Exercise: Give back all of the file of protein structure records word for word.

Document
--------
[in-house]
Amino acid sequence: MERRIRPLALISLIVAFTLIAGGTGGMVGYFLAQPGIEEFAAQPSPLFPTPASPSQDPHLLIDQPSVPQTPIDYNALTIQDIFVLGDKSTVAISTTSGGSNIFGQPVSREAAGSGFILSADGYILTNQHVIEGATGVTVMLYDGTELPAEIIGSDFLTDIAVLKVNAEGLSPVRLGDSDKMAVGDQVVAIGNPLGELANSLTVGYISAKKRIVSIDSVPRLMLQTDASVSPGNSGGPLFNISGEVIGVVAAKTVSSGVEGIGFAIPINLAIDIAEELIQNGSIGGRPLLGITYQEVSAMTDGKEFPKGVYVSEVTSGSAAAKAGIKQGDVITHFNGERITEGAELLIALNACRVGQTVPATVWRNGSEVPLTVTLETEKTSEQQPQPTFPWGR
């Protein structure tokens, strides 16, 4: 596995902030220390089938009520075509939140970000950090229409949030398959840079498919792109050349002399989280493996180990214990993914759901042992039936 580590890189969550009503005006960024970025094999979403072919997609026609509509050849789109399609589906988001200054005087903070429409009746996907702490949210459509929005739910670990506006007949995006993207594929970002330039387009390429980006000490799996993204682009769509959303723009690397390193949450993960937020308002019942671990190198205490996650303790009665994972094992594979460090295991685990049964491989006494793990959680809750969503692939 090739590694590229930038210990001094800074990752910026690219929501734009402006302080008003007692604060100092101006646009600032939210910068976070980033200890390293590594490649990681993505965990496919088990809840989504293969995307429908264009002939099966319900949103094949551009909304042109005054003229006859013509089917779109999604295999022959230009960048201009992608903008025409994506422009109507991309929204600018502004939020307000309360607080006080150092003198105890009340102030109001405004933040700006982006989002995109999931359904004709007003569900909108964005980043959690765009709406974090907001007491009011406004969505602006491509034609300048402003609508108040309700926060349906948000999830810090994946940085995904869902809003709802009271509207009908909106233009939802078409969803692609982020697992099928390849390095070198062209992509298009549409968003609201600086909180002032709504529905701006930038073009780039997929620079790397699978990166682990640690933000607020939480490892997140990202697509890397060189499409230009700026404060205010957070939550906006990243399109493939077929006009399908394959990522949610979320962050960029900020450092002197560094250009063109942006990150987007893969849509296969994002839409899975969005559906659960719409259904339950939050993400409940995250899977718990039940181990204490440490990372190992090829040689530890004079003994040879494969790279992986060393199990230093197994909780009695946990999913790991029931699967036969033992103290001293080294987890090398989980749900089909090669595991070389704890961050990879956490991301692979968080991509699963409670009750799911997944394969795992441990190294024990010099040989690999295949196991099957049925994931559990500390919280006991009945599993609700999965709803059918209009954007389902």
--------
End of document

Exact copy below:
[in-house]
Amino acid sequence: MERRIRPLALISLIVAFTLIAGGTGGMVGYFLAQPGIEEFAAQPSPLFPTPASPSQDPHLLIDQPSVPQTPIDYNALTIQDIFVLGDKSTVAISTTSGGSNIFGQPVSREAAGSGFILSADGYILTNQHVIEGATGVTVMLYDGTELPAEIIGSDFLTDIAVLKVNAEGLSPVRLGDSDKMAVGDQVVAIGNPLGELANSLTVGYISAKKRIVSIDSVPRLMLQTDASVSPGNSGGPLFNISGEVIGVVAAKTVSSGVEGIGFAIPINLAIDIAEELIQNGSIGGRPLLGITYQEVSAMTDGKEFPKGVYVSEVTSGSAAAKAGIKQGDVITHFNGERITEGAELLIALNACRVGQTVPATVWRNGSEVPLTVTLETEKTSEQQPQPTFPWGR
């Protein structure tokens, strides 16, 4: 596995902030220390089938009520075509939140970000950090229409949030398959840079498919792109050349002399989280493996180990214990993914759901042992039936 580590890189969550009503005006960024970025094999979403072919997609026609509509050849789109399609589906988001200054005087903070429409009746996907702490949210459509929005739910670990506006007949995006993207594929970002330039387009390429980006000490799996993204682009769509959303723009690397390193949450993960937020308002019942671990190198205490996650303790009665994972094992594979460090295991685990049964491989006494793990959680809750969503692939 090739590694590229930038210990001094800074990752910026690219929501734009402006302080008003007692604060100092101006646009600032939210910068976070980033200890390293590594490649990681993505965990496919088990809840989504293969995307429908264009002939099966319900949103094949551009909304042109005054003229006859013509089917779109999604295999022959230009960048201009992608903008025409994506422009109507991309929204600018502004939020307000309360607080006080150092003198105890009340102030109001405004933040700006982006989002995109999931359904004709007003569900909108964005980043959690765009709406974090907001007491009011406004969505602006491509034609300048402003609508108040309700926060349906948000999830810090994946940085995904869902809003709802009271509207009908909106233009939802078409969803692609982020697992099928390849390095070198062209992509298009549409968003609201600086909180002032709504529905701006930038073009780039997929620079790397699978990166682990640690933000607020939480490892997140990202697509890397060189499409230009700026404060205010957070939550906006990243399109493939077929006009399908394959990522949610979320962050960029900020450092002197560094250009063109942006990150987007893969849509296969994002839409899975969005559906659960719409259904339950939050993400409940995250899977718990039940181990204490440490990372190992090829040689530890004079003994040879494969790279992986060393199990230093197994909780009695946990999913790991029931699967036969033992103290001293080294987890090398989980749900089909090669595991070389704890961050990879956490991301692979968080991509699963409670009750799911997944394969795992441990190294024990010099040989690999295949196991099957049925994931559990500390919280006991009945599993609700999965709803059918209009954007389902």